Putin, who hails from St Petersburg, distanced himself from the spat by insisting that Zenit, bankrolled by Russian energy corporation Gazprom, were spending the company’s money rather than that of the Russian state. Well, if he says so, I guess we’ll have to take his word for it.
“I also complain sometimes,” Putin told local officials.
“I would like to note that it’s the companies that buy the players and not the Government.
“But fans also want to see world stars, not those who are on the wane but those who are at their peak.”
Putin was responding to an open letter sent by the St Petersburg branch of the Communists of Russia party.
“We have an explosive situation at Zenit and the whole city of St Petersburg,” the letter stated
“It’s obvious, the team is out of control, there are internal squabbles between the players fighting over who gets bigger pay.”
The communists, seemingly oblivious to the end of the cold war and the events of the past 23 years, believe that salvation can be found by replacing coach Lucian Spalletti, with a new coach from…North Korea.
“What Zenit need is a tough taskmaster from the DPRK (North Korea) where the sport is part of a daily struggle,” it stated.
In for the long haul
Newcastle United have handed manager Alan Pardew a new eight-year contract which commits him to the club until the year 2020.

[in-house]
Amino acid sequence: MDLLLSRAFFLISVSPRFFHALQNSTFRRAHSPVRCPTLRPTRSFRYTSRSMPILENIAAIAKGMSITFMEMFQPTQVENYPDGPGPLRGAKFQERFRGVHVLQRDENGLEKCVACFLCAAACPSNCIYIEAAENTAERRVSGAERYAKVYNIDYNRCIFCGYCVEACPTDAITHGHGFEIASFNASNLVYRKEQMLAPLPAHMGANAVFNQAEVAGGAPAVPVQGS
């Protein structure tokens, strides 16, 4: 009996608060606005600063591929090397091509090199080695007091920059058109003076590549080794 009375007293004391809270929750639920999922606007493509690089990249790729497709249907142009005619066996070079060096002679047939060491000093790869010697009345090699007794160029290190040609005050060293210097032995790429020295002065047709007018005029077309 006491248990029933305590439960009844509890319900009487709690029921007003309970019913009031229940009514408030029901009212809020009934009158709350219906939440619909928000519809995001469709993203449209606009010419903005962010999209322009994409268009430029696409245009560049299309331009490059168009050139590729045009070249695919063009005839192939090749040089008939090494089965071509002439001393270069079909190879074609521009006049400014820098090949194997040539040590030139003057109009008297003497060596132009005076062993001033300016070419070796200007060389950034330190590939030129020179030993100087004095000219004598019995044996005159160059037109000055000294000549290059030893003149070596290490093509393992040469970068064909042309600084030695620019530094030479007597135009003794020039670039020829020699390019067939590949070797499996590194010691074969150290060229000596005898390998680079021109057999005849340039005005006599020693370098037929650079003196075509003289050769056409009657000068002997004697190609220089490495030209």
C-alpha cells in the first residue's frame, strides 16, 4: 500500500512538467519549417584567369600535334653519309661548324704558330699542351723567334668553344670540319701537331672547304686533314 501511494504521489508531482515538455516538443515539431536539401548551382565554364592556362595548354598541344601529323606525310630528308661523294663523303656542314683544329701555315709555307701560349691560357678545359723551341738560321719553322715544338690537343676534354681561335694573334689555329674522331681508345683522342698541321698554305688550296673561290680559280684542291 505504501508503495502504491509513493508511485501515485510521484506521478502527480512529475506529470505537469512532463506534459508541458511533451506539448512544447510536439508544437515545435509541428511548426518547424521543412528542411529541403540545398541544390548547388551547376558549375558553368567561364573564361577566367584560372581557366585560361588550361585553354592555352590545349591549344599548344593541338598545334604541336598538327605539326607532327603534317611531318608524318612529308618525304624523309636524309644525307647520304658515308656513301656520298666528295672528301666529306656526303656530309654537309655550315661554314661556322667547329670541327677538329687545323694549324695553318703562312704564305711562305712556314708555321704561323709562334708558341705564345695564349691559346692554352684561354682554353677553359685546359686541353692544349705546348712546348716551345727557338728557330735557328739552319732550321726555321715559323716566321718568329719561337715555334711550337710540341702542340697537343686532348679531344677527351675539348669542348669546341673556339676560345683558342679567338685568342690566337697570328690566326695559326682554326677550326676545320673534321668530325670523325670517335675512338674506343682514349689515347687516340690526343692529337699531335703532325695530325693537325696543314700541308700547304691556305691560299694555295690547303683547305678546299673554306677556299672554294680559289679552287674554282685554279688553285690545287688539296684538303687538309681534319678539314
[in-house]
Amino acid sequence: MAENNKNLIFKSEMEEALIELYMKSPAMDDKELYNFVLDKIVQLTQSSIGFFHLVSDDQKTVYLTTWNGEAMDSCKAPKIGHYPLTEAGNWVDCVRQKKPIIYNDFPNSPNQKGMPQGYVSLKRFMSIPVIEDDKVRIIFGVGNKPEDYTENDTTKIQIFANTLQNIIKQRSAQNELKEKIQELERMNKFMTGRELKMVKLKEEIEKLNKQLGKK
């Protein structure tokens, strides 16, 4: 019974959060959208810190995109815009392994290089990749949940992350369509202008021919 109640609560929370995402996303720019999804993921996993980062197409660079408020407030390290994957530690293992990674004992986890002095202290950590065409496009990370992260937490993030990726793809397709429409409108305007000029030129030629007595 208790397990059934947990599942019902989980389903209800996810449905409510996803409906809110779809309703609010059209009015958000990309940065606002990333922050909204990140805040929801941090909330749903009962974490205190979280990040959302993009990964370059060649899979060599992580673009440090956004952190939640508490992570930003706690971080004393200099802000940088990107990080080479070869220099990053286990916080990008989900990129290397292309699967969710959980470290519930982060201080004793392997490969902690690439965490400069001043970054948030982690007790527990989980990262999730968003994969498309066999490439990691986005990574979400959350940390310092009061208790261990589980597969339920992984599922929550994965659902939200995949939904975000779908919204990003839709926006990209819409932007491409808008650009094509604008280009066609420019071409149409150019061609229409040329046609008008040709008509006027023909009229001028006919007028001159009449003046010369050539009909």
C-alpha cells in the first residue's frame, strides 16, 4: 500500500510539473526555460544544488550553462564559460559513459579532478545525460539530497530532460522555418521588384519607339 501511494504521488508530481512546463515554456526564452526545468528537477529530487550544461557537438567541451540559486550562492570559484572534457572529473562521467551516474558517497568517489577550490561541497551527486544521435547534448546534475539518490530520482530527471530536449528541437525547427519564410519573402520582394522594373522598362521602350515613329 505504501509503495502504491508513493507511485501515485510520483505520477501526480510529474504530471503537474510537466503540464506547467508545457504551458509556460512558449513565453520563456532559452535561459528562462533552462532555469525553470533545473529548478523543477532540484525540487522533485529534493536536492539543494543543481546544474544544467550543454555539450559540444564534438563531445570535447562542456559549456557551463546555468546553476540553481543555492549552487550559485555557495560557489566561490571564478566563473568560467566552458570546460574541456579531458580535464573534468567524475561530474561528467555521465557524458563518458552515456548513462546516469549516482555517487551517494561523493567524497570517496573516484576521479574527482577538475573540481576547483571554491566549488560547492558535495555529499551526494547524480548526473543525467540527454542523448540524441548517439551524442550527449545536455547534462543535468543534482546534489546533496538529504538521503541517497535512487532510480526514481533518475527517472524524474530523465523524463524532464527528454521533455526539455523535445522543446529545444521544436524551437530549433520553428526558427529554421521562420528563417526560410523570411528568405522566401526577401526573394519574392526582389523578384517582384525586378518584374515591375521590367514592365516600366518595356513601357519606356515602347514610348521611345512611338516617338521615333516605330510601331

Yes, you read that right, 8 years!
Explaining the decision to give a job for life to Pardew, Newcastle managing director Derek Llambias said: “If you look at clubs like Manchester United and Arsenal, Sir Alex Ferguson and Arsene Wenger have shown that stability gives you the best platform to achieve success, and that is the model we wish to emulate here.”
Except you’re not emulating it at all. The likes of Ferguson and Wenger weren’t told: have eight years and with a bit of luck we will have some success. That’s not how stability in football works: it derives from success and is not a cause of it.
Time running out
CSKA Sofia will be thrown out of the domestic championship if UEFA bans the club from European competitions, the Bulgarian Football Union (BFU) has confirmed.
On Wednesday, CSKA were given until the end of September to pay off their debts by UEFA or face a three-year European ban.
“Everything is clear,” BFU’s vice-president Atanas Furnadzhiev told local media. “They will not obtain a licence (to compete in the first division) if they fail to meet UEFA’s licensing criteria.”
“Things are connected,” he added. “They won’t be able to escape as they did before.”
UEFA representatives conducted an audit of the club last week.
Meanwhile, CSKA president Dimitar Borisov has refused to specify the amount of debt which must be paid off by the end of the week but was quoted as saying by state television station BNT1 that “half of the sum has been paid already”.
Local media have said the debts are almost 80 million levs (£34.4 million).
The future of coaching
Borussia Dortmund have unveiled their new training aid.
The Footbonaut (not a great name, but may work better when spoken in German) is a four-sided ball feeding machine. The 14ft square complex has 64 targets at which players must aim after receiving the ball pumped from the wall.
A light tells you where the ball is coming from, and another light tells you where to pass it.
The device encourages passing, employs cutting edge technology and has a thin veneer of science underpinning it, so it can only be a matter of time before Brendan Rodgers installs one at Liverpool’s Melwood training ground.Subscribe today to World Soccer Magazine - The unrivalled authority on the game of soccer